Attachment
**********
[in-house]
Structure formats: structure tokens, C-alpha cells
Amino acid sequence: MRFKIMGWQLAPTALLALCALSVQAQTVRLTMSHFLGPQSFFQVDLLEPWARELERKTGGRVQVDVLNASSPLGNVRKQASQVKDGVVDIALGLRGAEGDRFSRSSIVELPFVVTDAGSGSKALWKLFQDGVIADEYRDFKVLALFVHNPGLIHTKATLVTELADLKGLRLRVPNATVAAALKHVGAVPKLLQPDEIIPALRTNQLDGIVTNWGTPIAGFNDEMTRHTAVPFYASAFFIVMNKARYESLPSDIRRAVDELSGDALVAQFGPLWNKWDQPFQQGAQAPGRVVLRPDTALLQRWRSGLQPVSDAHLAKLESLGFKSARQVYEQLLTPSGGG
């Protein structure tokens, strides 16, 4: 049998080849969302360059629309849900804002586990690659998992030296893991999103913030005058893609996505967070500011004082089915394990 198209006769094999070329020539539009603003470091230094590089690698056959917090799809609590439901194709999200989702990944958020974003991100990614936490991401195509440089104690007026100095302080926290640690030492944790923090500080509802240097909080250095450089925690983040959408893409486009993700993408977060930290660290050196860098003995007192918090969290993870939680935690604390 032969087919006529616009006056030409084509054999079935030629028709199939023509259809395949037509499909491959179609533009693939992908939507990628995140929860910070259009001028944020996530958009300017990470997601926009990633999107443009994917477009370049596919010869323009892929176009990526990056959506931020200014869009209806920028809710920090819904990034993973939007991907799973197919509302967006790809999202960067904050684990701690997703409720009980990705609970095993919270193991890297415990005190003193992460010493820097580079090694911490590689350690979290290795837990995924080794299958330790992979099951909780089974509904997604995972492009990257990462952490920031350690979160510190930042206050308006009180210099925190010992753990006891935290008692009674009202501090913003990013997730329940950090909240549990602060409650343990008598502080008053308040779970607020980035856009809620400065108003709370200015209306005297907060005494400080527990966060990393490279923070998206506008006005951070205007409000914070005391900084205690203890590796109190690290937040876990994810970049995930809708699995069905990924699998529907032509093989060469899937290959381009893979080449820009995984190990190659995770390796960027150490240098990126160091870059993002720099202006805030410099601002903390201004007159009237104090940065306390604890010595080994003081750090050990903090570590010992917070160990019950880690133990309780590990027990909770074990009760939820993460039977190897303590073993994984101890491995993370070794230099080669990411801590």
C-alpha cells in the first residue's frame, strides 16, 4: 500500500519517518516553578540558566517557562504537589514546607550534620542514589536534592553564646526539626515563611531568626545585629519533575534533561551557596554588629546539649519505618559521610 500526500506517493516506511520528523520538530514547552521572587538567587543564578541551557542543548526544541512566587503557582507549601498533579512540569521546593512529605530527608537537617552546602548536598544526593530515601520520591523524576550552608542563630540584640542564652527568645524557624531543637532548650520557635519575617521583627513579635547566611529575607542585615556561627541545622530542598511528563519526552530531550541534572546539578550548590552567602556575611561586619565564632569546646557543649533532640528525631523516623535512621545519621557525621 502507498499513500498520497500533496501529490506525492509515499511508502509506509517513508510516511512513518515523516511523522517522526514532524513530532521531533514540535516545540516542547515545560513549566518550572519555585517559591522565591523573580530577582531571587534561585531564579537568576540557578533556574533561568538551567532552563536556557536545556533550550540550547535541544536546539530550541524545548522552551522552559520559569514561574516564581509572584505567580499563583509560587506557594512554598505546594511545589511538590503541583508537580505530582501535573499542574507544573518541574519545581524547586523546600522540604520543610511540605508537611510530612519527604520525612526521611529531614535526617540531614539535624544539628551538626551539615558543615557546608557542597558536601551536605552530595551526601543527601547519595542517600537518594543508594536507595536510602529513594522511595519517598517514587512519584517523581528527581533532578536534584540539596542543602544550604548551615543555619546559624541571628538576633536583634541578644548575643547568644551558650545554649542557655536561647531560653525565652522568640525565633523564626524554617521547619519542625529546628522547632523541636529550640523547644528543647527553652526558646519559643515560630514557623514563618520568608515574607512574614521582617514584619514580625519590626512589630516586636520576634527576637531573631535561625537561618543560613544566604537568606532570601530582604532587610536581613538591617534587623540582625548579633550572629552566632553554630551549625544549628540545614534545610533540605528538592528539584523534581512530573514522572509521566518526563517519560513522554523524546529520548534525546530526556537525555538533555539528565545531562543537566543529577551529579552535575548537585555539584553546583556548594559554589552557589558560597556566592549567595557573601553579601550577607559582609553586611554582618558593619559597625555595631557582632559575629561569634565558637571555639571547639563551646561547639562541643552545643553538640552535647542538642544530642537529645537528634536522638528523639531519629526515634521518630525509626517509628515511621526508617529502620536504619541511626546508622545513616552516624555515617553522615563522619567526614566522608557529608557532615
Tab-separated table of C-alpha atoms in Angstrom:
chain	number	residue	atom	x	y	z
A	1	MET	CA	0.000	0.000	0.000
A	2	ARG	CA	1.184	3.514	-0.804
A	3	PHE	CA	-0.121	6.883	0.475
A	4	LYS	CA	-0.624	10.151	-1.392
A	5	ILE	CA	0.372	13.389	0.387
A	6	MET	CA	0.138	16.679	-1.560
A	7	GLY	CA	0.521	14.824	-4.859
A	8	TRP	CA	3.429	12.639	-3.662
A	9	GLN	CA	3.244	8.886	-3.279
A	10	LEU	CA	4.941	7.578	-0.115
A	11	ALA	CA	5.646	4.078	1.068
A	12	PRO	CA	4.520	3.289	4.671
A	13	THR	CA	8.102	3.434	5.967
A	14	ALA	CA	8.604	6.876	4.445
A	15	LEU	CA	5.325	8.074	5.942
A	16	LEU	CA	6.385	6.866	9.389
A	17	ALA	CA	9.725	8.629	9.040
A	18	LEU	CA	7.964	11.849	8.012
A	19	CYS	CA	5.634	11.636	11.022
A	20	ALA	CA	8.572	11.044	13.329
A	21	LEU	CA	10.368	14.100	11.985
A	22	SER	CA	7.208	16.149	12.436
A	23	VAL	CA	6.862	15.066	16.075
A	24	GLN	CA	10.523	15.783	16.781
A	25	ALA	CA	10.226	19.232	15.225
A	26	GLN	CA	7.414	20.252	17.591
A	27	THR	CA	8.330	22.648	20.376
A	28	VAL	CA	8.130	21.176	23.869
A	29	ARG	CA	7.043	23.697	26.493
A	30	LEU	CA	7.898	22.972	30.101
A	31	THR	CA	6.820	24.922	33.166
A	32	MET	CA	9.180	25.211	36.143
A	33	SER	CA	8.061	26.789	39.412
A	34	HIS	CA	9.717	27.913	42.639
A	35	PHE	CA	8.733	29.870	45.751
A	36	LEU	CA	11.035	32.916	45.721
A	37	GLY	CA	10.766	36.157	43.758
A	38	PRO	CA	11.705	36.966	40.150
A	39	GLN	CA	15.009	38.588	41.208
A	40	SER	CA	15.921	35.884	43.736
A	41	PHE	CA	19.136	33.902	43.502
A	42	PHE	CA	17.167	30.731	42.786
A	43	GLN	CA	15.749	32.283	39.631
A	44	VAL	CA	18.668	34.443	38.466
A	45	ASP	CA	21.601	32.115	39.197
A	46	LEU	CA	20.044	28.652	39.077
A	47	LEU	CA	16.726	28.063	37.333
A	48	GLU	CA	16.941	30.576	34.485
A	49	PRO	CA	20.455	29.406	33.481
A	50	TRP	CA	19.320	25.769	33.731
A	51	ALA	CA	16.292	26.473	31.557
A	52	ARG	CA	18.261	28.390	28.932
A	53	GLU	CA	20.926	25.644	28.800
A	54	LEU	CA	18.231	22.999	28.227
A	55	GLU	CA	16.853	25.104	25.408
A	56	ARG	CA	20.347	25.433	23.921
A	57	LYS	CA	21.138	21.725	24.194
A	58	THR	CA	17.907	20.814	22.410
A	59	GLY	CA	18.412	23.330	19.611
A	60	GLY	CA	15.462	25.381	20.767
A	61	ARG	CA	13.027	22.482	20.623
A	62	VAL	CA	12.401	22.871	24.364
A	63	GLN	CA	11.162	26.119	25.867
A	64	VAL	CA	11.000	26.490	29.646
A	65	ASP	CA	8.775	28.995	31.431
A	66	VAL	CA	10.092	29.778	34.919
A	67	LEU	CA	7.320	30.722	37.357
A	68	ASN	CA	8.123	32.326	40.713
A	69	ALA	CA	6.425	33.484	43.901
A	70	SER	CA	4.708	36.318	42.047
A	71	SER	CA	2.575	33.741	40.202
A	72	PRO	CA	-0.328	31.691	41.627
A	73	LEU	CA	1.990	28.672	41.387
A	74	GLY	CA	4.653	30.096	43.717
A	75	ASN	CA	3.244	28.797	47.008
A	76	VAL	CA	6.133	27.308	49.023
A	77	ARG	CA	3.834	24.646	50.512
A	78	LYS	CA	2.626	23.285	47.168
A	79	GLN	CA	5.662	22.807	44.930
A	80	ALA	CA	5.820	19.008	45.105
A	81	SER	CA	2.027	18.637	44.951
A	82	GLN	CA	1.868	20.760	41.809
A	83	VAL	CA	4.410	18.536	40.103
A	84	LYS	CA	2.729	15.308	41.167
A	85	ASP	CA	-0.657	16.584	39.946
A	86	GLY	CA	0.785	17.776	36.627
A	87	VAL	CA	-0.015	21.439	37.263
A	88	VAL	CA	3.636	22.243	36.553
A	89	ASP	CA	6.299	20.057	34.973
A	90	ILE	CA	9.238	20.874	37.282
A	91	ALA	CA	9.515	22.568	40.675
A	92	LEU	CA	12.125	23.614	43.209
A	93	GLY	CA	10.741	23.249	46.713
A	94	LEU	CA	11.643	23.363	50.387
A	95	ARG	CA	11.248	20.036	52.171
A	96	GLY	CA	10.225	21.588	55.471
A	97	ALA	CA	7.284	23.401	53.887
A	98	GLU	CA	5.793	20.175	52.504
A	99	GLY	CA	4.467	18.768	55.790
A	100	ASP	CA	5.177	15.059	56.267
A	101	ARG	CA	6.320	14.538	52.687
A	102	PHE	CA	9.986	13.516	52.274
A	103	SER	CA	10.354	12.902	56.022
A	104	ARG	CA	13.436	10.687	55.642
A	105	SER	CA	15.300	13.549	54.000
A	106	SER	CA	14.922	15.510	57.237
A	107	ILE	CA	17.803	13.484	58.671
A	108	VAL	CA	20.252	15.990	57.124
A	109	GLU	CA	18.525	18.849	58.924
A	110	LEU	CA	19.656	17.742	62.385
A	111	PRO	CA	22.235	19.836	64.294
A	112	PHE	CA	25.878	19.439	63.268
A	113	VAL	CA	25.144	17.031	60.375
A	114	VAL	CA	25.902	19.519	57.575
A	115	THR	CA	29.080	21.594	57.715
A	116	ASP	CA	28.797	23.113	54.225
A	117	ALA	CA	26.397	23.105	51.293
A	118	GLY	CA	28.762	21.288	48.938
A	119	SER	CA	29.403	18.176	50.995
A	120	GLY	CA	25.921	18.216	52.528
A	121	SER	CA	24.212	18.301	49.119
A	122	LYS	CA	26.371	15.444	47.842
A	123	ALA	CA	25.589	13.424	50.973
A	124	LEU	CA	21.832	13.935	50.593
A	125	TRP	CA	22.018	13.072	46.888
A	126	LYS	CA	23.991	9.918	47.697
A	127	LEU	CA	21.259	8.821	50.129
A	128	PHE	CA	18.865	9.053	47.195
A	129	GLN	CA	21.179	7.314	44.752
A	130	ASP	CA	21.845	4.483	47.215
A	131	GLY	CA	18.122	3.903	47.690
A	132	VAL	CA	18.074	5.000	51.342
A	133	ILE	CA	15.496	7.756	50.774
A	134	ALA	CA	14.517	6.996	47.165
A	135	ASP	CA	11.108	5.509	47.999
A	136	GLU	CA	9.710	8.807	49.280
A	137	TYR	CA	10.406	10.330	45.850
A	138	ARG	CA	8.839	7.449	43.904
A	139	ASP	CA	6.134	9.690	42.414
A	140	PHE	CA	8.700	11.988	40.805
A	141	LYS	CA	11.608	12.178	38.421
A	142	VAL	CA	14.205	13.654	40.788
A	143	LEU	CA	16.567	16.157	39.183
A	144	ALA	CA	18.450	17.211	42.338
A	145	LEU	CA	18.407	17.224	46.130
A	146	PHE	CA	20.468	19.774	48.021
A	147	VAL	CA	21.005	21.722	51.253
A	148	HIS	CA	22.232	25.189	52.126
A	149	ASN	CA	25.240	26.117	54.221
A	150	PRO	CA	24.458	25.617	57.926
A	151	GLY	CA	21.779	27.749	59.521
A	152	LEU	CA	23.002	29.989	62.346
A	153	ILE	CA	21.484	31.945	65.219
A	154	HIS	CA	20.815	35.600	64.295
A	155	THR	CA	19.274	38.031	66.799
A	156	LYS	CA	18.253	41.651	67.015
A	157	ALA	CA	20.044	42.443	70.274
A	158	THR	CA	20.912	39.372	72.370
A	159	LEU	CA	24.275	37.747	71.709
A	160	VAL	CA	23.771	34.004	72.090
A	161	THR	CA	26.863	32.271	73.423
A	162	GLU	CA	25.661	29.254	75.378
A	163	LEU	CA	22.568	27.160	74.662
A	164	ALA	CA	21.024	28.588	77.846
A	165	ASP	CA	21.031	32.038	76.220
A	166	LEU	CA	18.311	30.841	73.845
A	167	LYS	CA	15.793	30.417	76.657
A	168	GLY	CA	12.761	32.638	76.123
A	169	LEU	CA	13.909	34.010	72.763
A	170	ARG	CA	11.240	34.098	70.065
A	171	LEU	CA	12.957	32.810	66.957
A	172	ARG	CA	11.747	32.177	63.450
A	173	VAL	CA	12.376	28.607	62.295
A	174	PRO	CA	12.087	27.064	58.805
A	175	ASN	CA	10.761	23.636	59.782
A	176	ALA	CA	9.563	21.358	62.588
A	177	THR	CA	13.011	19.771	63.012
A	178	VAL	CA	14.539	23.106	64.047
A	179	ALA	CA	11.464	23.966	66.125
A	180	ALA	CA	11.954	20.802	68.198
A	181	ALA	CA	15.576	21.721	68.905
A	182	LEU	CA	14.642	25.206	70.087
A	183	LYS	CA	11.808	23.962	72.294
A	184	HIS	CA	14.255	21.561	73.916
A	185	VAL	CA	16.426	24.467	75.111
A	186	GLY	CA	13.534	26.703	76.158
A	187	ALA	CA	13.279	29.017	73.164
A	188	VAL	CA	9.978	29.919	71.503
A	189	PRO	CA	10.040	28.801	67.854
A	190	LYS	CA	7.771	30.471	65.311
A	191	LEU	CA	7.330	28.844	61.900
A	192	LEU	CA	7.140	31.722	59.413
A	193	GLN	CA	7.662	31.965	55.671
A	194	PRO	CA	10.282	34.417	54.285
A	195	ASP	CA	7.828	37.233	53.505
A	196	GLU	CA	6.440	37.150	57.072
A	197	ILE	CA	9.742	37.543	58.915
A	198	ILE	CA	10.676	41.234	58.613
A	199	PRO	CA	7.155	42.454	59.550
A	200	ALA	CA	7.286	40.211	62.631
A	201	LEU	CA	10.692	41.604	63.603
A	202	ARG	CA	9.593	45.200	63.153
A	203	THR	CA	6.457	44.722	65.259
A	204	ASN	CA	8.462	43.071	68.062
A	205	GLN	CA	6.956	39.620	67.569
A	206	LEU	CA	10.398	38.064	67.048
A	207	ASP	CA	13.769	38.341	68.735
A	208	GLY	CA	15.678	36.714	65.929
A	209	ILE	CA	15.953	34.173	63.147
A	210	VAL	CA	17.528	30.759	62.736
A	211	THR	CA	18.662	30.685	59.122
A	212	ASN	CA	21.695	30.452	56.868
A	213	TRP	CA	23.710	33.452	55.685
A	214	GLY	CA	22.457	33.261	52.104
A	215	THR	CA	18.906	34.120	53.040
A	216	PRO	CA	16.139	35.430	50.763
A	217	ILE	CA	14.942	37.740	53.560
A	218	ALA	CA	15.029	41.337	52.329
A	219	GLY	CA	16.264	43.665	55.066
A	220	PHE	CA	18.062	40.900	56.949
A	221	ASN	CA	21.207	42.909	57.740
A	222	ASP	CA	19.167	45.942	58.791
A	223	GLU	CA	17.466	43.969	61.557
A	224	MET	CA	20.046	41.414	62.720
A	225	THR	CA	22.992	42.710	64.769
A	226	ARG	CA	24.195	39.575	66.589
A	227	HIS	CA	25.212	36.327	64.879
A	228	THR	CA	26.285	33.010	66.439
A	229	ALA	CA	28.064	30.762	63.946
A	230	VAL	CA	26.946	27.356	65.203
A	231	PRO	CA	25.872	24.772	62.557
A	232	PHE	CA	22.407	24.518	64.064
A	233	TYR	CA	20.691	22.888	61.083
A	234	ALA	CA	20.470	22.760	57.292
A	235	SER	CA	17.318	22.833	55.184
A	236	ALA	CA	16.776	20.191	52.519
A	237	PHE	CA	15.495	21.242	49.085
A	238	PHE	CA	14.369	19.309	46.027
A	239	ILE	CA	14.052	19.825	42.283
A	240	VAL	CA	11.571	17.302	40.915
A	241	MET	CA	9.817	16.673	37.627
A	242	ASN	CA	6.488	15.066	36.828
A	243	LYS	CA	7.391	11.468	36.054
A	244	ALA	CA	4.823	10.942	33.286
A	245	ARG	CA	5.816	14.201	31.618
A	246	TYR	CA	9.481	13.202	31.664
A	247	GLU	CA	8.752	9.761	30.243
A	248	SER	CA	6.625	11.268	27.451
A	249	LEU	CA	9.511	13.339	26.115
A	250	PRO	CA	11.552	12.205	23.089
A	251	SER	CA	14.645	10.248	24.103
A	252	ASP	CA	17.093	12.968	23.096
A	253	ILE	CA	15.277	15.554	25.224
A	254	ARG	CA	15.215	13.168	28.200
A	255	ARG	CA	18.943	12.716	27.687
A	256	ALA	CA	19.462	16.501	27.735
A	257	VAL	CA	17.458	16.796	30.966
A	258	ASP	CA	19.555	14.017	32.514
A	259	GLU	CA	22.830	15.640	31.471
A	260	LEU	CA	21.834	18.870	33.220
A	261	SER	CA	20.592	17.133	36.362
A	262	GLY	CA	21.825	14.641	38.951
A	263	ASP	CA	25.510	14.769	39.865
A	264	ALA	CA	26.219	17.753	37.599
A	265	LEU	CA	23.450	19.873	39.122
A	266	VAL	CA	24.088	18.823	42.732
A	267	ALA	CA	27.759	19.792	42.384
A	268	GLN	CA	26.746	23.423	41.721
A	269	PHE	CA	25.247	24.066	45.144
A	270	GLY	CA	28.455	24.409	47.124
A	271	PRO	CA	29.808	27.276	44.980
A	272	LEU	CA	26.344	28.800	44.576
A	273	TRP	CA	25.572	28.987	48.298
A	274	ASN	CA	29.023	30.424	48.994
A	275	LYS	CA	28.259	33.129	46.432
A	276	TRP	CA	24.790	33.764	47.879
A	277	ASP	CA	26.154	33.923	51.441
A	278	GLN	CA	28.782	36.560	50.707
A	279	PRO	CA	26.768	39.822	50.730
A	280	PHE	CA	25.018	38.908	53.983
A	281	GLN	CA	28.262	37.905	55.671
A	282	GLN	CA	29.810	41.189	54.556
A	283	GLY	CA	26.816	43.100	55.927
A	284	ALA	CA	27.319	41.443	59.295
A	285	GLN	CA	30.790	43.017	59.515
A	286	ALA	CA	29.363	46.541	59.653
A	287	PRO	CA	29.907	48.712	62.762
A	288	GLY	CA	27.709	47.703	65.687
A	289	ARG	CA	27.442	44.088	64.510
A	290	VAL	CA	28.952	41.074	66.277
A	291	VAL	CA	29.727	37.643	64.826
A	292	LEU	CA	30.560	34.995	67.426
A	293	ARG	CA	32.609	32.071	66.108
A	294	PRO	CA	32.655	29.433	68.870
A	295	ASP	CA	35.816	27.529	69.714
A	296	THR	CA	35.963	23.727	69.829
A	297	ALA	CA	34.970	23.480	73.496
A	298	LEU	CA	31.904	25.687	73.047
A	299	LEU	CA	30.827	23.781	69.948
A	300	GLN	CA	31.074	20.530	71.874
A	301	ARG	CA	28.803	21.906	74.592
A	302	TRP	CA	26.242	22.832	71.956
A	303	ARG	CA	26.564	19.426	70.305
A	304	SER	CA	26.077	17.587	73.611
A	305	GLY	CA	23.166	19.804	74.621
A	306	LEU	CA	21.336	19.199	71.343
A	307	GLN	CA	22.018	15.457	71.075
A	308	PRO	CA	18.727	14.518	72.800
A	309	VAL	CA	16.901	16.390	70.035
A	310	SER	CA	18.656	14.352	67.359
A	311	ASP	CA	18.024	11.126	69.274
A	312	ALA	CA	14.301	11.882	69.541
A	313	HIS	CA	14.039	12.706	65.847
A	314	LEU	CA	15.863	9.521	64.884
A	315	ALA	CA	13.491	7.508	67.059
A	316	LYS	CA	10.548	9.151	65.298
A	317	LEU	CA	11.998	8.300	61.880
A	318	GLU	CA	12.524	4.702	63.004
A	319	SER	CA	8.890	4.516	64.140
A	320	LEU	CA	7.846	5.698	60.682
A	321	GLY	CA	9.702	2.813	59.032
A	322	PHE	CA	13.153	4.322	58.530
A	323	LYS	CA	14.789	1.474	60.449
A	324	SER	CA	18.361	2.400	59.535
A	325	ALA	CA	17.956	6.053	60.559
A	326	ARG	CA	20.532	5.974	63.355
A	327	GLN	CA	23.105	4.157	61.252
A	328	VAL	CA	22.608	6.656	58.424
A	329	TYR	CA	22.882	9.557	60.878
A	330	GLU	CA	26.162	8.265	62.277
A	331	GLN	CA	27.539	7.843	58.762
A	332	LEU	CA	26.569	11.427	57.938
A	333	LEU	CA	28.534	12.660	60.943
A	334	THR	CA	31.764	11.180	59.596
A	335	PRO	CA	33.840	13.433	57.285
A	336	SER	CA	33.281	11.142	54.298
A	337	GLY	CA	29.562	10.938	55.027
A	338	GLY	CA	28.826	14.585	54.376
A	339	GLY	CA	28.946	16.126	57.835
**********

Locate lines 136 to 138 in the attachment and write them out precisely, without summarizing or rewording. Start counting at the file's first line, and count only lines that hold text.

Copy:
A	129	GLN	CA	21.179	7.314	44.752
A	130	ASP	CA	21.845	4.483	47.215
A	131	GLY	CA	18.122	3.903	47.690